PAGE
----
I suppose that if one did have the view that demand was something that just grew on its own without any regard to the price (as this study seems to me to do), the claim by economists that supply will always satisfy demand would seem profoundly bubble-headed. From such a perspective, I’m sure it requires great restraint and civility to pretend to recognize the opposing view that some economists think that supply will equal demand, before dismissing it on the basis of the opinions of those who really know how much oil is in the ground.
Since Hirsch is using this notion of “world oil demand” in a way that he presumes holds meaning to any reader, but is definitely not the way mainstream economists would use the expression, I simply have to guess about what he thinks he means by the phrase. My best guess is that he has in mind something along the lines of the answer to the question, if prices don’t change too much from where they are now, what would the quantity demanded be at any given point in the future? Confirmation that this assumption is not just Hirsch’s definition of “demand” but is furthermore the foundation for the whole analytical framework comes from the report’s later assessment that
As world oil peaking is approached and demand for conventional oil begins to exceed supply, oil prices will rise steeply.
So now I think I’ve got the picture. The price stays stupidly frozen for ten or so years, and then all of a sudden starts shooting violently upward.
Readers of my earlier remarks or related points made by Steve Verdon will know my opinion about this idea. Basically, if Hirsch is right, he would be able to turn himself a handsome millionaire by buying oil, or oil futures, or oil options, before that rapid price increase. That opportunity would be available not just to Hirsch and his two co-authors, but also to all their cousins, and my nephews, and all the people in China, to take a few examples. For Hirsch’s vision to be accurate, none of those people, not one of us, is going to be clever enough to take our profits. Because if we did, that of course would cause the price of oil to rise well before we get to the peak, and people would begin making all the adjustments that Hirsch wants to discuss, on their own, without needing any good instructions or advice from him.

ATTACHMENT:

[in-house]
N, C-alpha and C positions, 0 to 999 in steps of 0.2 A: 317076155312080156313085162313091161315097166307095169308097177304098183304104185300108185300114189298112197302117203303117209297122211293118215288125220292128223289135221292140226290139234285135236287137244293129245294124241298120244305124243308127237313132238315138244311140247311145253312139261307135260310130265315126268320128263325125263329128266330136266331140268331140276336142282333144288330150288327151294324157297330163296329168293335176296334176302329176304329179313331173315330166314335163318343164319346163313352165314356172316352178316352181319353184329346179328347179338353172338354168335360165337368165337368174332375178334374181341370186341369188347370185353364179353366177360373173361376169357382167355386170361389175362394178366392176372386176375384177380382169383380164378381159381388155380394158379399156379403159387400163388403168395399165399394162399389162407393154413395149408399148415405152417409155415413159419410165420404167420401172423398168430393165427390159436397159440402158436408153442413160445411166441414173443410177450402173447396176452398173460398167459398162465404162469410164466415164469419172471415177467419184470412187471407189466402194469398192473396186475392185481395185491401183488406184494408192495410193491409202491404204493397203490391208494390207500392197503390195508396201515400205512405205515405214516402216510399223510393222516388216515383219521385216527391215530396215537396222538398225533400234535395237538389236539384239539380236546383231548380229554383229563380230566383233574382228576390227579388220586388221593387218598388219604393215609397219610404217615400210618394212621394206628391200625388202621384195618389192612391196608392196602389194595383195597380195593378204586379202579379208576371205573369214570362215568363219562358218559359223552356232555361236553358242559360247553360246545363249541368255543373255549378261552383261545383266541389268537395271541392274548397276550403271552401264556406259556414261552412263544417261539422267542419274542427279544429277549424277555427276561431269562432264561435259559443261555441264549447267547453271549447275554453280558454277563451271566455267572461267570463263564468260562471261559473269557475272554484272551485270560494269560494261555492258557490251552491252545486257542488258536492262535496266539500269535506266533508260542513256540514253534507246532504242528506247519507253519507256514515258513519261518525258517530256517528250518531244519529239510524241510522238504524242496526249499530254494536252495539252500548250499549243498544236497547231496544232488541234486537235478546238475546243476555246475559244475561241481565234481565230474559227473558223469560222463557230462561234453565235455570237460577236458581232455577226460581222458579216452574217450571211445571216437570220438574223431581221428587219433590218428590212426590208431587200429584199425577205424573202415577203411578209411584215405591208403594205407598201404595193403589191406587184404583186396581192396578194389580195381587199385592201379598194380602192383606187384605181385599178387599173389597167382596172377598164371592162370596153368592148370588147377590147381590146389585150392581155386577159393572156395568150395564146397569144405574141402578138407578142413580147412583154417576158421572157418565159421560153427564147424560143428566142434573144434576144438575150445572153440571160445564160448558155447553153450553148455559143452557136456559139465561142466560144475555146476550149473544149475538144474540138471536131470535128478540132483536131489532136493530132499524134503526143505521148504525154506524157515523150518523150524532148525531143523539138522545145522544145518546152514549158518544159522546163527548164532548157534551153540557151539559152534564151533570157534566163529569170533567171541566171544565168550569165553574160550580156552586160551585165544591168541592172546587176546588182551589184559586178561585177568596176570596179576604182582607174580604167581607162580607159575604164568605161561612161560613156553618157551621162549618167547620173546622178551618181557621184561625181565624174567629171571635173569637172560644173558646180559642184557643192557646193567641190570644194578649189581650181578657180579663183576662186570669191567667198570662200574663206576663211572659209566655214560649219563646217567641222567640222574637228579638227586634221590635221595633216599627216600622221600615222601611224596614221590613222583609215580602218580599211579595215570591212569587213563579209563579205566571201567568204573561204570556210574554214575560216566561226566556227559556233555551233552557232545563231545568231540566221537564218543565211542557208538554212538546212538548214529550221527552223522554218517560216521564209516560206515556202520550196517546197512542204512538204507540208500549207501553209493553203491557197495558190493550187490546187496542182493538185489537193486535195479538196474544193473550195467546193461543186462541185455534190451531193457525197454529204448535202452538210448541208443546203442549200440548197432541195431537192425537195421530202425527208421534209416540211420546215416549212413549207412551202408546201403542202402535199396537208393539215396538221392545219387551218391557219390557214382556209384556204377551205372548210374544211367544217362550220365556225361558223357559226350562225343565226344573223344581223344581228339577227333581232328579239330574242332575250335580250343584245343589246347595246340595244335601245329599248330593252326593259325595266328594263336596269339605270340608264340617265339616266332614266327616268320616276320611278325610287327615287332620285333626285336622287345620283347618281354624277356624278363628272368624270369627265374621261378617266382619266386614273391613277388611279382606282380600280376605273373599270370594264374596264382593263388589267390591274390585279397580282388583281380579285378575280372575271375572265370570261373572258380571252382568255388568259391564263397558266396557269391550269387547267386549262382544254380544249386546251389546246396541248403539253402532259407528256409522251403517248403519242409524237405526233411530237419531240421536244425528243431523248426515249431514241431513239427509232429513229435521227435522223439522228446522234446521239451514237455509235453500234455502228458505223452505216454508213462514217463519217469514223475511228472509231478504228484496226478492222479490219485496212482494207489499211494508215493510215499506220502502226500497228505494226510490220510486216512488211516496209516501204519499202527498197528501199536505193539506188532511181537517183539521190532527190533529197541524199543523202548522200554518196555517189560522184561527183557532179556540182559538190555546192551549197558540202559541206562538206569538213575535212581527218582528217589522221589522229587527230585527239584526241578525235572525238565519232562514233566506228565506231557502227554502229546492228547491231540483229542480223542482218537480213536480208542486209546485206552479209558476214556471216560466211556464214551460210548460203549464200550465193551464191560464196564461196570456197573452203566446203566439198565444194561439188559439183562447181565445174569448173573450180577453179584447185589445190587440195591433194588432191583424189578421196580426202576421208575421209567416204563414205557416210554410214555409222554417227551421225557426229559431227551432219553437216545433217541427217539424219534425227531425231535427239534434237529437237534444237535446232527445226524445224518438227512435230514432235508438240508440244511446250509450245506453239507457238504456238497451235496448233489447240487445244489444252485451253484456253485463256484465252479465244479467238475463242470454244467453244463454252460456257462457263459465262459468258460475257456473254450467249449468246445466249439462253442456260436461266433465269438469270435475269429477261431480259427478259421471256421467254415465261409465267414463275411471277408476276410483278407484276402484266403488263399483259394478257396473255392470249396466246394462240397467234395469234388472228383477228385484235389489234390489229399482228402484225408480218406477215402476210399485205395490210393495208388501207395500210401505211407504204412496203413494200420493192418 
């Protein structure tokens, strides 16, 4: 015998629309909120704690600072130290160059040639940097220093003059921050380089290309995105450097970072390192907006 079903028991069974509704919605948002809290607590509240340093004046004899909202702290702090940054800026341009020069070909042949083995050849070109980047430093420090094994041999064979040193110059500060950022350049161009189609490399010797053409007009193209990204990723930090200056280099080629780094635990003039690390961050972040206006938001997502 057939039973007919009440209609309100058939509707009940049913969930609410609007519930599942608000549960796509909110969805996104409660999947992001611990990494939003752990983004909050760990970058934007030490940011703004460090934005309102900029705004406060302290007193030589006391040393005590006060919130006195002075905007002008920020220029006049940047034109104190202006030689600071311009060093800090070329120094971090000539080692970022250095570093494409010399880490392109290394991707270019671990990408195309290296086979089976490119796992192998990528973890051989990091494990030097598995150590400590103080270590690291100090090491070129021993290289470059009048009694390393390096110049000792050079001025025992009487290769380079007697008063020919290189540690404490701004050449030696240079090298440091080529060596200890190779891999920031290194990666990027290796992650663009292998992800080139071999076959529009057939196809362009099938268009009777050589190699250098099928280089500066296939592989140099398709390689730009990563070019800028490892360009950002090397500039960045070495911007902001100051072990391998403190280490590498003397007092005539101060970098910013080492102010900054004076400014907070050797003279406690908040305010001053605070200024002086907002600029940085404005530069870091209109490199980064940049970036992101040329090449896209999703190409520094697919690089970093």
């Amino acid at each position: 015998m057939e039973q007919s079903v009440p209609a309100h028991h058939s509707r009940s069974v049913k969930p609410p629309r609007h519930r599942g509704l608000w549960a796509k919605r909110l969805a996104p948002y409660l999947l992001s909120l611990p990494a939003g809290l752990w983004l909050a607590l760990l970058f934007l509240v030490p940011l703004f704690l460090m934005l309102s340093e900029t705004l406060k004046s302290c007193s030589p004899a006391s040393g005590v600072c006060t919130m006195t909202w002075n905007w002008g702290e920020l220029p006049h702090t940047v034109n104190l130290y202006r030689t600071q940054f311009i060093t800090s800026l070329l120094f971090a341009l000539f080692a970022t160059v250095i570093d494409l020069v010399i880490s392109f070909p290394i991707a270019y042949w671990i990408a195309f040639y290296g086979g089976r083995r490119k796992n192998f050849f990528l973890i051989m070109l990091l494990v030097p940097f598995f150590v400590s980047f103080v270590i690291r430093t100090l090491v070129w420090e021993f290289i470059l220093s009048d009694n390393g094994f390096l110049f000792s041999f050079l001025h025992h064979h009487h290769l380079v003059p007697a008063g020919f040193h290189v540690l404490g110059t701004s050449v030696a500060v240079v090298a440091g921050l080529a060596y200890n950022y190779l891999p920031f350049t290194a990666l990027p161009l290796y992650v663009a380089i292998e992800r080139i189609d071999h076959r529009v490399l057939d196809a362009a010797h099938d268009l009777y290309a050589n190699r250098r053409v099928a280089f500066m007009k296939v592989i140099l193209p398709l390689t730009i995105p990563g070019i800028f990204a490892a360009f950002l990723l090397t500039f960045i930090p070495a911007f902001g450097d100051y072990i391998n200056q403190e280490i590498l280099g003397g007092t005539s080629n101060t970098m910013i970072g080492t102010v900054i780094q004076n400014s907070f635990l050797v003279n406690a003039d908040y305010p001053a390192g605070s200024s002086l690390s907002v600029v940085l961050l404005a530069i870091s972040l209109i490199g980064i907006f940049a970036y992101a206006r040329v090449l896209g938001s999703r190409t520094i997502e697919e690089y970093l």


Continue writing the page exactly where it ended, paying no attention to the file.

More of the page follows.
And good instructions and advice he has plenty of– what kind of engines to put in our cars, which energy sources to be developing, all with a dramatic and forceful timetable spelling out exactly when we need to do all this. He’s quite certain that nobody will act on those implications of his analysis that could make anyone who follows them quite rich, but at the same time hopes that we we will believe in his analysis sufficiently to want to implement policies that would render those who are forced to follow them unambiguously poorer.
Now that’s an interesting model of human behavior.